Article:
Two questions are before the court for decision. The first is preliminary in nature and relates to the motions to dismiss presented by the intervenors. The second question goes to the merits, and relates to the legal right of the Public Utility Commission to impose conditions upon public utilities operating auto trucks obliging them to follow fixed routes and schedules and to respect the operation of other public utilities.

The petitioner is Alejandra Mejica who was likewise the petitioner before the Public Utility Commission. The respondent to the petition is made the Public Utility Commission. The intervenors are Francis J. Cooper, the Negros Transportation Co., and Ramon Mirasol, who were the opponents before the Public Utility Commission. The writing filed here is entitled "Petition for Review" and is predicated on the grounds" (a) that no evidence was produced before the respondent commission upon the matter of fact which will justify the restriction of the time of departure of the increase of seven trucks belonging to the herein petitioner," and" (b) that said order is unjust and prejudicial to the public interest." The brief for the petitioner is labeled" Certiorari" and the same reasons advanced in the petition for review are relied upon as "Grounds for Certiorari."cralaw virtua1aw library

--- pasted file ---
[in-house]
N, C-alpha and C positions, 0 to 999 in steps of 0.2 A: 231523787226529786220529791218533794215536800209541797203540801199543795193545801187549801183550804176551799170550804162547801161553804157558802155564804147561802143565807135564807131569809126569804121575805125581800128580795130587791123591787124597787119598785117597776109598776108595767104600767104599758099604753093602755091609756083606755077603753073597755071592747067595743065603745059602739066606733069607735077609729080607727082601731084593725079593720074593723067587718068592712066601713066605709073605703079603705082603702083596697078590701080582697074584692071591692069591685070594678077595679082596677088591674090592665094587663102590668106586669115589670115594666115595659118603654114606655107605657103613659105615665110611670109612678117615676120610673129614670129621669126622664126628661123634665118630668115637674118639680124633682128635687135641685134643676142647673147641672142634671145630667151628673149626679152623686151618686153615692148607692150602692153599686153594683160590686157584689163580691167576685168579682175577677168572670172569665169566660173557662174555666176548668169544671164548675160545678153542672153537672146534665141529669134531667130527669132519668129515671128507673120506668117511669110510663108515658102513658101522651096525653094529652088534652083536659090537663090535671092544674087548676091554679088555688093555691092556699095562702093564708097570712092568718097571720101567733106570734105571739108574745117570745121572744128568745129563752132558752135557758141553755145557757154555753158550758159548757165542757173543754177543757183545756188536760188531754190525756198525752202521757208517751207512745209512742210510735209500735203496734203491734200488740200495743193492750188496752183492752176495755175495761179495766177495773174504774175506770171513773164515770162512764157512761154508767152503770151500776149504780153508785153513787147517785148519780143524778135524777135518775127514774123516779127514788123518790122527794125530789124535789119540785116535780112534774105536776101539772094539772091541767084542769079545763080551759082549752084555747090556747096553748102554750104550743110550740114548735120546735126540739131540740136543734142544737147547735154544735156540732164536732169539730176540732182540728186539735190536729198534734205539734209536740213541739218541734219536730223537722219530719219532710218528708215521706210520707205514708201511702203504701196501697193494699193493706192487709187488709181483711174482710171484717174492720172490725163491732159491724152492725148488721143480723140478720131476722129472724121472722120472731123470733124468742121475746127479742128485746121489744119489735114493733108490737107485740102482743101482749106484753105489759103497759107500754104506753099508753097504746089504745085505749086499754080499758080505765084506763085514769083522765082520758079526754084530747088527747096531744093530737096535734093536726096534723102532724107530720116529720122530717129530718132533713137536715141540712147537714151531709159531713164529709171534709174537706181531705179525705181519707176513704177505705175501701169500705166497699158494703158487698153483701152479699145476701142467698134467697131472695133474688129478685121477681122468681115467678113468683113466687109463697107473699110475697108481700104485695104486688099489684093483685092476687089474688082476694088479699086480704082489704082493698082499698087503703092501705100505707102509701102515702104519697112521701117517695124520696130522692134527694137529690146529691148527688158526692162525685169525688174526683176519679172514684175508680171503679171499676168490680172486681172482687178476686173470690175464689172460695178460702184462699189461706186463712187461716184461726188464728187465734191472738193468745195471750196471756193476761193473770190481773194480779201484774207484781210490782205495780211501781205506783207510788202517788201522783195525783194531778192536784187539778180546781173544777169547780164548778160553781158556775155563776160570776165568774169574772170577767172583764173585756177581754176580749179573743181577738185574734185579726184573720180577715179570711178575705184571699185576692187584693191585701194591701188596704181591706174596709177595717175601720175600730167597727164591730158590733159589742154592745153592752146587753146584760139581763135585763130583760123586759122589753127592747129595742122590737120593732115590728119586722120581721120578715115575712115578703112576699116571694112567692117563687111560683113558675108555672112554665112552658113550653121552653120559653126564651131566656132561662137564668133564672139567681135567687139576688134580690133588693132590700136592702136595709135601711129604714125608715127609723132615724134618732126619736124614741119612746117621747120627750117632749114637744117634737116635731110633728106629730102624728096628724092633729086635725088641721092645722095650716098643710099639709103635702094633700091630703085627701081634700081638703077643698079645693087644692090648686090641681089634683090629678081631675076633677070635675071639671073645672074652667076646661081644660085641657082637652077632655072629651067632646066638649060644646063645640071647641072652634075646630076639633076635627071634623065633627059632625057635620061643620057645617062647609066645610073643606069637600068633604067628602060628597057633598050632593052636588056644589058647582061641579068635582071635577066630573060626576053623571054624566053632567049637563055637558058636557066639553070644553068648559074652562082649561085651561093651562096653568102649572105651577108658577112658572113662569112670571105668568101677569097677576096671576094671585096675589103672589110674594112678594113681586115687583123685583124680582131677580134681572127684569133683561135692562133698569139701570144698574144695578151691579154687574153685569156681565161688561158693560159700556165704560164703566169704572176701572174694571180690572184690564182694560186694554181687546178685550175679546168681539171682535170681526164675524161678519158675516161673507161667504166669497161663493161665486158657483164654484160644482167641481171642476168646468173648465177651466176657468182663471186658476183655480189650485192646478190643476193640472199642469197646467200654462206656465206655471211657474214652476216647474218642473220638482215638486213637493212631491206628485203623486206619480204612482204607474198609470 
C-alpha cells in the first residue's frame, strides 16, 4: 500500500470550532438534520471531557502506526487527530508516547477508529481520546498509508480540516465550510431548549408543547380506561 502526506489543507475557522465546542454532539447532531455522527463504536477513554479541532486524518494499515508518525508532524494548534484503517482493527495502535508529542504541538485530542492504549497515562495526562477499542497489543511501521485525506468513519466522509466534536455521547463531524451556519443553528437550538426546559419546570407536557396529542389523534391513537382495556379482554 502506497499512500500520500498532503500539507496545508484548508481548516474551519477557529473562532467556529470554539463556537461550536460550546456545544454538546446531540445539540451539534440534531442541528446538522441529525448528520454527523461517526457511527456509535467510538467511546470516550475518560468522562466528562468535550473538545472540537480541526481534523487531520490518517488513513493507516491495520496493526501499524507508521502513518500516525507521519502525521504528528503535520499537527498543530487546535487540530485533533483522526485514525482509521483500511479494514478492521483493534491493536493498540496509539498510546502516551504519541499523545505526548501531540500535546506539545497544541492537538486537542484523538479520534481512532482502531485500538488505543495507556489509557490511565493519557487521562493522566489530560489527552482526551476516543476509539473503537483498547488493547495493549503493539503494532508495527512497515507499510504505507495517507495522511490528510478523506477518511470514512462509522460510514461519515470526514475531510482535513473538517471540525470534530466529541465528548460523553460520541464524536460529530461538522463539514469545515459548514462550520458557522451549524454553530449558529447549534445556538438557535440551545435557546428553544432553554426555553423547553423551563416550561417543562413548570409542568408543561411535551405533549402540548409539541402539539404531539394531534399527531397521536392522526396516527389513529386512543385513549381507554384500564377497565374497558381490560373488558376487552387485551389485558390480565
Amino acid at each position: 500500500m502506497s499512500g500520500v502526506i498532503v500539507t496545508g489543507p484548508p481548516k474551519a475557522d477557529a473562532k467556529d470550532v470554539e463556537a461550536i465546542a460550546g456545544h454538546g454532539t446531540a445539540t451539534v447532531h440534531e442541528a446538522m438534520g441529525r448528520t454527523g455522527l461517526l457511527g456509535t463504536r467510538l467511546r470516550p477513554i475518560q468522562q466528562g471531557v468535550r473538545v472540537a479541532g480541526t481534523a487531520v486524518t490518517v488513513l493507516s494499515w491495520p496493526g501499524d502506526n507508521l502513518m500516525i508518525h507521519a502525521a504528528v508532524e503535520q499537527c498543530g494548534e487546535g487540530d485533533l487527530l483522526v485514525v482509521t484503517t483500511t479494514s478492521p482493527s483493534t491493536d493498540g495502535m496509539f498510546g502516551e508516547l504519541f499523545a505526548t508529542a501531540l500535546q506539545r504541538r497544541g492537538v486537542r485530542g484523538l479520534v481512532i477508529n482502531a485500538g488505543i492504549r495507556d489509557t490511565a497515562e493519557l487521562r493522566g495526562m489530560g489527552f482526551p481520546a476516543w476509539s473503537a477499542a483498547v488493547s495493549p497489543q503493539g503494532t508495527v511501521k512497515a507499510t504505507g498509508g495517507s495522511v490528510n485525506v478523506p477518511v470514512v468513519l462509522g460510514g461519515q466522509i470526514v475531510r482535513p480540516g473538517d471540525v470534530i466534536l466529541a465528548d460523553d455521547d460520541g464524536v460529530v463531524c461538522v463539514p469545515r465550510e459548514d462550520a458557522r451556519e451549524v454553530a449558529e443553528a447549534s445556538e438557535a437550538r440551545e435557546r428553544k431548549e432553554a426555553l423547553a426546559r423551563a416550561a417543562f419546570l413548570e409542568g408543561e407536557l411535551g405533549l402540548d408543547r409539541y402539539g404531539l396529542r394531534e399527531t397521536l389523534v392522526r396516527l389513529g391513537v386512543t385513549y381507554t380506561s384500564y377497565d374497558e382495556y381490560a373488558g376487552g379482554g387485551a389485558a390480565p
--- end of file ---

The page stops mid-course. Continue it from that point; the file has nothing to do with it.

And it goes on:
It will be noted that the petitioner has made the Public Utility Commission the respondent, as in certiorari cases without advancing any allegation that the commission has exceeded its jurisdiction. As, however, the petition follows the statutory language providing for petitions for review, and as the intervenors have presented their contentions to the court, we prefer to treat this as a petition for review, and for the better satisfaction of the parties will proceed to decide the case on its merits. (See Manila Railroad Company v. A. L. Ammen Transportation Co., [1925], 48 Phil., 266.)